# Is there a fixed corresponding orbital for every specific magnetic quantum number? [duplicate]

Does each value of $m$ have a fixed orbital (given the value of $l$ as well as $n$)?

For example, if I know that $n = 2$, $l = 1$, and $m = -1$, which orbital ($\ce{p_x}$, $\ce{p_y}$ or $\ce{p_z}$) does it represent?

• They are assigned arbitarily, no significance whatsoever . For diagrams the the orbital along the x axis will be $p_x$ though similarly for y, z. – Avyansh Katiyar Mar 11 '18 at 13:43
• It is not arbitrary: $m = -1$ is a linear combination (a quantum superposition) of $p_x$ and $p_y$ orbitals. I agree this is a duplicate. – orthocresol Mar 11 '18 at 14:13

Actually, $n=2 ,l=1$, and $m=0$ represents $\ce{p_z}$ orbital. But if you look carefully into the wave functions, you will find that $\ce{p_x}$ and $\ce{p_y}$ orbitals are additive and subtractive linear combinations of $\ce{$\psi$_{2,1,1}}$ and $\ce{$\psi$_{2,1,-1}}$ respectively.
The wavefunction for $n=2,l=1,m=0$ is, $$\ce{\psi_{2,1,0} = Are^{-r/2a_0}cos\theta}$$ You can see that this wave function is proportional to $\ce{rcos$\theta$}$ which is actually $z$ in polar coordinates. That's why due to this proportionality to $\ce{rcos$\theta$or z}$, this $\ce{$\psi$_{2,1,0}}$ corresponds to $\ce{p_z}$.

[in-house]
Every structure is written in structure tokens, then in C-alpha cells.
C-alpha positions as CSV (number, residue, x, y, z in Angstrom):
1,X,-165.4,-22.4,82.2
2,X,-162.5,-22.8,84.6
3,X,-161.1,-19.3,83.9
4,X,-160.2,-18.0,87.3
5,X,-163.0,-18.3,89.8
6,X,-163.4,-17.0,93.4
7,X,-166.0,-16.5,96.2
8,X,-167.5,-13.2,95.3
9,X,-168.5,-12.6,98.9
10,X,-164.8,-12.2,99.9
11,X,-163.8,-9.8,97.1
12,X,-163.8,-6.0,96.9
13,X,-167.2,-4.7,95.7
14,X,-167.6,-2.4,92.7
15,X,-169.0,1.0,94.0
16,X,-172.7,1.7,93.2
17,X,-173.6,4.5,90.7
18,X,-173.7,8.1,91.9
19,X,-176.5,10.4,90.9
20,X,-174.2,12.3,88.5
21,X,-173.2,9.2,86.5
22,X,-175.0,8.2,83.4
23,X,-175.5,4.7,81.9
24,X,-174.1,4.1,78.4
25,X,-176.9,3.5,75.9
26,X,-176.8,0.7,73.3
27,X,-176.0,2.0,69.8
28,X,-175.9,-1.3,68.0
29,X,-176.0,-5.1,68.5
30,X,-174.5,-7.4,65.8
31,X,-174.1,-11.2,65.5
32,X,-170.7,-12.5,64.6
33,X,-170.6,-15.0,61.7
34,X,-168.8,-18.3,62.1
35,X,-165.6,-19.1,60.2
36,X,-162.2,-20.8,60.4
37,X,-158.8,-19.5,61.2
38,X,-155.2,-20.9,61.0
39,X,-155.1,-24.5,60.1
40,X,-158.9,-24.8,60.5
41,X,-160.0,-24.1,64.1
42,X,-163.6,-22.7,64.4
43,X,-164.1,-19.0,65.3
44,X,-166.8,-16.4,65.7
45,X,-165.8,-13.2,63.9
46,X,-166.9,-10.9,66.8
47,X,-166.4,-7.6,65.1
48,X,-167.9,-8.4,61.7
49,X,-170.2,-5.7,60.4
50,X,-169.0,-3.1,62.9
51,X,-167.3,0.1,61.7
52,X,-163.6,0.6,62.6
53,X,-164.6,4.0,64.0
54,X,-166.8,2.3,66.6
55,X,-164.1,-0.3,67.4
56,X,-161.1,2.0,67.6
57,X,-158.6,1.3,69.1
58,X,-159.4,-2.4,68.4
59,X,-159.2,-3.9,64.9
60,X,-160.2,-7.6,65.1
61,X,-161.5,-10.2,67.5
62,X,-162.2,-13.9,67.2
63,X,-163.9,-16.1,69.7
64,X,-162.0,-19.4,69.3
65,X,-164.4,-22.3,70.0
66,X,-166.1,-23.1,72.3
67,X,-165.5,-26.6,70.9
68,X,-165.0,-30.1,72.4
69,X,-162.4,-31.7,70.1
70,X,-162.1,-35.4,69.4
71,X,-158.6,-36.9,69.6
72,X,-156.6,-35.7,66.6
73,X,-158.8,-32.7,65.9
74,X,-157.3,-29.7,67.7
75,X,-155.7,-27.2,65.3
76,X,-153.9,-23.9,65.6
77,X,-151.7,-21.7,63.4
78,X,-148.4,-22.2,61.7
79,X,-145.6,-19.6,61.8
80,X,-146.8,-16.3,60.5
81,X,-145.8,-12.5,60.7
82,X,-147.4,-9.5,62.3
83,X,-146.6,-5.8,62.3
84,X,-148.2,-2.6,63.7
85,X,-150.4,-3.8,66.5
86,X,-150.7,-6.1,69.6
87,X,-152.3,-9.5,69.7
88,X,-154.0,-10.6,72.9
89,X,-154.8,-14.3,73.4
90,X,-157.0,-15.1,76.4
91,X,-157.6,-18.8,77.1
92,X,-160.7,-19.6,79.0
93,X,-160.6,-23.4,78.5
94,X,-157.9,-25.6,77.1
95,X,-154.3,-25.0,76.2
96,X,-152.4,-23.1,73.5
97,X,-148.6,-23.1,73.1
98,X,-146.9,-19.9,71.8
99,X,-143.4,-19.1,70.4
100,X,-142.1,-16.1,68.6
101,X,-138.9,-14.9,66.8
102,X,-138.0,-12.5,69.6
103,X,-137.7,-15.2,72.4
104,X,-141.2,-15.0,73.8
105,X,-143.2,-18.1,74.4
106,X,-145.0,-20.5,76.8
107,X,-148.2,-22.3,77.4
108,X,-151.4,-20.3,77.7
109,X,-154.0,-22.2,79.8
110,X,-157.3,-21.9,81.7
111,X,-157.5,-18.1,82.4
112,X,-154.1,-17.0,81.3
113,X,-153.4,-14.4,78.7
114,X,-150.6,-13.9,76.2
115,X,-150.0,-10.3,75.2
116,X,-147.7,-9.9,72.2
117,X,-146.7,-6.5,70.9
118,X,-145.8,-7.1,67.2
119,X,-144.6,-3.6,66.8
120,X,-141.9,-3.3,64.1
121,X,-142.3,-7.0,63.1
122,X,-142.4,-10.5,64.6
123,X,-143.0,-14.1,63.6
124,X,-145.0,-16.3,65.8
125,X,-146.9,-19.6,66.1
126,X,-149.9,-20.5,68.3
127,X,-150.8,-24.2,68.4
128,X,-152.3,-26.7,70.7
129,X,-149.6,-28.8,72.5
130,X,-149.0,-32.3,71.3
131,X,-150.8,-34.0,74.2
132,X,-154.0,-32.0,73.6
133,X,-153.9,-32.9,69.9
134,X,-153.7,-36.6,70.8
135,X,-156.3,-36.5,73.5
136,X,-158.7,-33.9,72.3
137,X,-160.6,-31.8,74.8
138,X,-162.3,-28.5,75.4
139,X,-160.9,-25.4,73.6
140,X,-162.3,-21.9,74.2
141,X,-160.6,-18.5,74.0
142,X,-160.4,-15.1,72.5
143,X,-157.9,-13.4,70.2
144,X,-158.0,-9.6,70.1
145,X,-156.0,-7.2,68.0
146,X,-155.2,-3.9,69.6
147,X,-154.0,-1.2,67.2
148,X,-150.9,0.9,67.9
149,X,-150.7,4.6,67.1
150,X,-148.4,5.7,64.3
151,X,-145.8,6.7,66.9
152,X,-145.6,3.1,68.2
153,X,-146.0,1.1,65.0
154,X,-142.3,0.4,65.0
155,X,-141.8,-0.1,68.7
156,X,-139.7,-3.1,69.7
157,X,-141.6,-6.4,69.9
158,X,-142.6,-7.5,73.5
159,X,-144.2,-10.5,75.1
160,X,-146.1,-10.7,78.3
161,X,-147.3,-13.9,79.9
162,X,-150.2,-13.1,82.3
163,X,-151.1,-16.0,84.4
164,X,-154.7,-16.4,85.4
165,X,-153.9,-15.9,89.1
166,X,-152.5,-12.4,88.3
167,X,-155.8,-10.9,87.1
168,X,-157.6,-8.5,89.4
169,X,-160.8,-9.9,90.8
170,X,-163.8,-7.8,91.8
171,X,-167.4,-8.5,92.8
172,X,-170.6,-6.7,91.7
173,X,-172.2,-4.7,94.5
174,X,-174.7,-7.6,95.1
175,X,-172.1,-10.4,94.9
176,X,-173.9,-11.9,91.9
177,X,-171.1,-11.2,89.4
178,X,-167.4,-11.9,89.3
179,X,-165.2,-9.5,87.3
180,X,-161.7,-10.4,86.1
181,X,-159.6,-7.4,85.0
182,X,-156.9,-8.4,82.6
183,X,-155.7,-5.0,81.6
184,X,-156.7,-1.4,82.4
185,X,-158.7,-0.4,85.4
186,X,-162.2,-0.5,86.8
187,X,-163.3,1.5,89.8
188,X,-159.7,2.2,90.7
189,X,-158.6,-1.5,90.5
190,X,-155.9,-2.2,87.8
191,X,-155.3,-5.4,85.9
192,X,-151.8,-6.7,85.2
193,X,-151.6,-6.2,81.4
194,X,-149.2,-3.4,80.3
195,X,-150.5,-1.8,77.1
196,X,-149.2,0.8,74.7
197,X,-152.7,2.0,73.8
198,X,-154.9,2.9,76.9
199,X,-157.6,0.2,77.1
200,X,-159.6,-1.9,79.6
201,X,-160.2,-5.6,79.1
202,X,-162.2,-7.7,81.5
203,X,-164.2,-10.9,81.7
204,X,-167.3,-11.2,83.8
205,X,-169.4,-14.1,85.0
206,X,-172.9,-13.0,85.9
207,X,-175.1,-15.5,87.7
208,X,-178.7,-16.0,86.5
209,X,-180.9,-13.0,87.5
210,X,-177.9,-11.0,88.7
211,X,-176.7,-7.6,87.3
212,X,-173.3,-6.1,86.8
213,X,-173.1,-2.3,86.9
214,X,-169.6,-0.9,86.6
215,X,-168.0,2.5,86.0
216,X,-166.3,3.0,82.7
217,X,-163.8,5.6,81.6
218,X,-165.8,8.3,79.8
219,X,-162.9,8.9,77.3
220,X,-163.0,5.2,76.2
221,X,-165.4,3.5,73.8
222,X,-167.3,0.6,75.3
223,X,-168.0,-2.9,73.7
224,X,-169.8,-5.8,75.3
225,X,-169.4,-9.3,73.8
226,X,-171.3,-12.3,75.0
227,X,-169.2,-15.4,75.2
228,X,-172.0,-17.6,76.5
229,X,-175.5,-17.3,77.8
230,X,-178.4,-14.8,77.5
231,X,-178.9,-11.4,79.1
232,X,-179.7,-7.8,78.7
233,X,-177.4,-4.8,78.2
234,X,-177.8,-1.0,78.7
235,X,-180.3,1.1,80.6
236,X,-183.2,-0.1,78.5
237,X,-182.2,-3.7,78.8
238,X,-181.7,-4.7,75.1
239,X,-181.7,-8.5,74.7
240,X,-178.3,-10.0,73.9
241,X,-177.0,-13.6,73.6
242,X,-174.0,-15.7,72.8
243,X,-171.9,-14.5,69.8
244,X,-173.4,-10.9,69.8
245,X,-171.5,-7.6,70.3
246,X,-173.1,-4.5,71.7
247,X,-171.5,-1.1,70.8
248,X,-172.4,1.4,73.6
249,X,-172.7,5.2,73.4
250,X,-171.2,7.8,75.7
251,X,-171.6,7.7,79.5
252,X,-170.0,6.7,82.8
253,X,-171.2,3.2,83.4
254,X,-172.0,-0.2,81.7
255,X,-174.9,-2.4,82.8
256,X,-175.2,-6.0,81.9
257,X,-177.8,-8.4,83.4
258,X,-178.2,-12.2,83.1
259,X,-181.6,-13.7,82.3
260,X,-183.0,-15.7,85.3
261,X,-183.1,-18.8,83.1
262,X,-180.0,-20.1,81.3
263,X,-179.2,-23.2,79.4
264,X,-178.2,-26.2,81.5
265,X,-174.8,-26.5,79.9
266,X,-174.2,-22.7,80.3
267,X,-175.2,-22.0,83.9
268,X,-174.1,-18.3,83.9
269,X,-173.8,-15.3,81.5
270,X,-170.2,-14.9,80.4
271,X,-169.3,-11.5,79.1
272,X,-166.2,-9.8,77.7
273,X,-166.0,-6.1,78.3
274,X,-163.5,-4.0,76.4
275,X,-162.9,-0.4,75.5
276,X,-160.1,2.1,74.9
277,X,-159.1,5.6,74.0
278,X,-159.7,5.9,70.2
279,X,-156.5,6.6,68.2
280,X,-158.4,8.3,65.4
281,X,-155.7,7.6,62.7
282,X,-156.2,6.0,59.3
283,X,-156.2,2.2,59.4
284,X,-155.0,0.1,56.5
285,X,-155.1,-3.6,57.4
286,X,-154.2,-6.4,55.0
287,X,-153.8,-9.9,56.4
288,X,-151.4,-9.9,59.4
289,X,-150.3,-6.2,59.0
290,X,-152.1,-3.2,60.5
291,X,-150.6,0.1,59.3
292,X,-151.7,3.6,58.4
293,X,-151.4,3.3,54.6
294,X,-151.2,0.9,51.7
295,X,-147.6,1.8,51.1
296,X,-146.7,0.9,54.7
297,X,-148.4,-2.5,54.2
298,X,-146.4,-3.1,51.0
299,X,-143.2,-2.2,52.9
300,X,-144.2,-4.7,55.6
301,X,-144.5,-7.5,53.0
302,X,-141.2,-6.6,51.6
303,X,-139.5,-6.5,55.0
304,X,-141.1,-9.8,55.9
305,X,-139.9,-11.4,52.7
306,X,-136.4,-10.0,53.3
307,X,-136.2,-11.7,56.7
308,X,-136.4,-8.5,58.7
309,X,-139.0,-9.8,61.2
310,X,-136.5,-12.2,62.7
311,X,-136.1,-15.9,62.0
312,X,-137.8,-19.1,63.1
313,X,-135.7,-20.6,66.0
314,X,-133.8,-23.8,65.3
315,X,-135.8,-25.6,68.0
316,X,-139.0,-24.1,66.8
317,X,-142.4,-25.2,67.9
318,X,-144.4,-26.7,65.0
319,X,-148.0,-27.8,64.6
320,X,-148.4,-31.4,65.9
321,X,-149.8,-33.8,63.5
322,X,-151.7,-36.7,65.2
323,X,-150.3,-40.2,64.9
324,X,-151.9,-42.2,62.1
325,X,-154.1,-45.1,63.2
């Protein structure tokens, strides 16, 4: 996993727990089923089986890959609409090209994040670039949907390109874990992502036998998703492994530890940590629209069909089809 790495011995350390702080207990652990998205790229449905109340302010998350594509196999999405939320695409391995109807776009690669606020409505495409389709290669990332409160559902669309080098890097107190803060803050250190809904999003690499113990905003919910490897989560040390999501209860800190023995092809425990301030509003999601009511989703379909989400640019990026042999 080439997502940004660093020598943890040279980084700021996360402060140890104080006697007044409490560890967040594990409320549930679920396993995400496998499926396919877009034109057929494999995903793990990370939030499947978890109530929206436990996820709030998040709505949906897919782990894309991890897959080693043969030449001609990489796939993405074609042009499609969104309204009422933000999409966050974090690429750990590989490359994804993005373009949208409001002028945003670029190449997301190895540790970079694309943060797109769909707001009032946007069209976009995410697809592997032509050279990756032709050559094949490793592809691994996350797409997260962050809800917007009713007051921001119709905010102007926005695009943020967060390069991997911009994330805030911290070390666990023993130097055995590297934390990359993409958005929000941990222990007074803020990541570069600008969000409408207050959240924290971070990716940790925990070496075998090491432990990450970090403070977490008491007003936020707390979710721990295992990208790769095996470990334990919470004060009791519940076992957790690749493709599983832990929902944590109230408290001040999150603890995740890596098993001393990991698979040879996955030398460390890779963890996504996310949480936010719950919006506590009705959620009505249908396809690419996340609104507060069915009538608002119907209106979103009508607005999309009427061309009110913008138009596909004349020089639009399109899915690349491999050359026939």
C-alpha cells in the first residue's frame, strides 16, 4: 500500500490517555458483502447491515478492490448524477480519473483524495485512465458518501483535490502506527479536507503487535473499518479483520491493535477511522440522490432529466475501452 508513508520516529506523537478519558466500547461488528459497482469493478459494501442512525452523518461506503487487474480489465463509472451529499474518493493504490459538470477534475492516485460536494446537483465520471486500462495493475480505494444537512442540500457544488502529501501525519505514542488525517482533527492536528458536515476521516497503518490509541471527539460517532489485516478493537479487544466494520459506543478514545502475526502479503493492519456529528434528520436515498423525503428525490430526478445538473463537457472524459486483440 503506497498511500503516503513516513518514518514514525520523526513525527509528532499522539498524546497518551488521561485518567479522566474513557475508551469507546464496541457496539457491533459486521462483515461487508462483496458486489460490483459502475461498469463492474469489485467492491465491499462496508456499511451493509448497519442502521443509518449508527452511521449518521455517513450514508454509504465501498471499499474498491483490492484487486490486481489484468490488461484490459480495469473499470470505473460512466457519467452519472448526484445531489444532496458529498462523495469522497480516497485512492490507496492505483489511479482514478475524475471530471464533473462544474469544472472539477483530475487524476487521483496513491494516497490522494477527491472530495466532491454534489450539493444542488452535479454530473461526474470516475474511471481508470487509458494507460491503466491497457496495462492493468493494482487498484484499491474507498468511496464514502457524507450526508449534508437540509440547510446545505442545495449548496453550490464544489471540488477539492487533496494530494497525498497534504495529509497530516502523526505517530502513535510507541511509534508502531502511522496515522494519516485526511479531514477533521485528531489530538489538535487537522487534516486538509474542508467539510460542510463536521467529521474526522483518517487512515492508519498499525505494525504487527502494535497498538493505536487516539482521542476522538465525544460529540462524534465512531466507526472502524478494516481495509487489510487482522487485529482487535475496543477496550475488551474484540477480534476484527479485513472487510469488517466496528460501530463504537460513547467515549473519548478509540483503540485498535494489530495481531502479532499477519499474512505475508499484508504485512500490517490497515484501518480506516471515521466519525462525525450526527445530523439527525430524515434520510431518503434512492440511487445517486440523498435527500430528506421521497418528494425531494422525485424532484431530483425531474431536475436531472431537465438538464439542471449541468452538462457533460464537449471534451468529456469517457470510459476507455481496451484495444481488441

But if you look into $\ce{n=2,l=1,m=+1}$ or $\ce{n=2,l=1, m=-1}$ wavefunctions, $$\ce{\psi_{2,1,1} = A're^{-r/2a_0}sin\thetae^{i\phi}}$$$$\ce{\psi_{2,1,-1} = A're^{-r/2a_0}sin\thetae^{-i\phi}}$$But if you take additive linear combination of the above two, you will get $\ce{e^{i$\phi$} + e^{-i$\phi$} = 2cos$\phi$}$, and you will get the resultant wave function proportional to $\ce{rsin$\theta$cos$\phi$}$ which is actually wavefunction for $\ce{p_x}$ orbital( as $\ce{x=rsin$\theta$cos$\phi$}$ in polar coordinates)
If you take subtractive combination , $\ce{e^{i$\phi$} - e^{-i$\phi$} =2sin$\phi$}$, and you will get resulting wave-function proportional to $\ce{rsin$\theta$sin$\phi$}$ which is the desired wave function of $\ce{p_y}$ orbital ( as $\ce{y=rsin$\theta$sin$\phi$}$ in polar coordinates.
So, you can see $n=2,l=1,m=-1$ doesn't correspond to any of the three orbital . $m=0$ only corresponds $\ce{p_z}$ orbital. $\ce{p_x or p_y}$ orbital have wavefunctions which are linear combinations of the actual solution of Schrodinger's solutions $\ce{$\psi$_{2,1,1}}$ and $\ce{$\psi$_{2,1,-1}}$(i.e $m=1$ and $m=-1$ orbitals)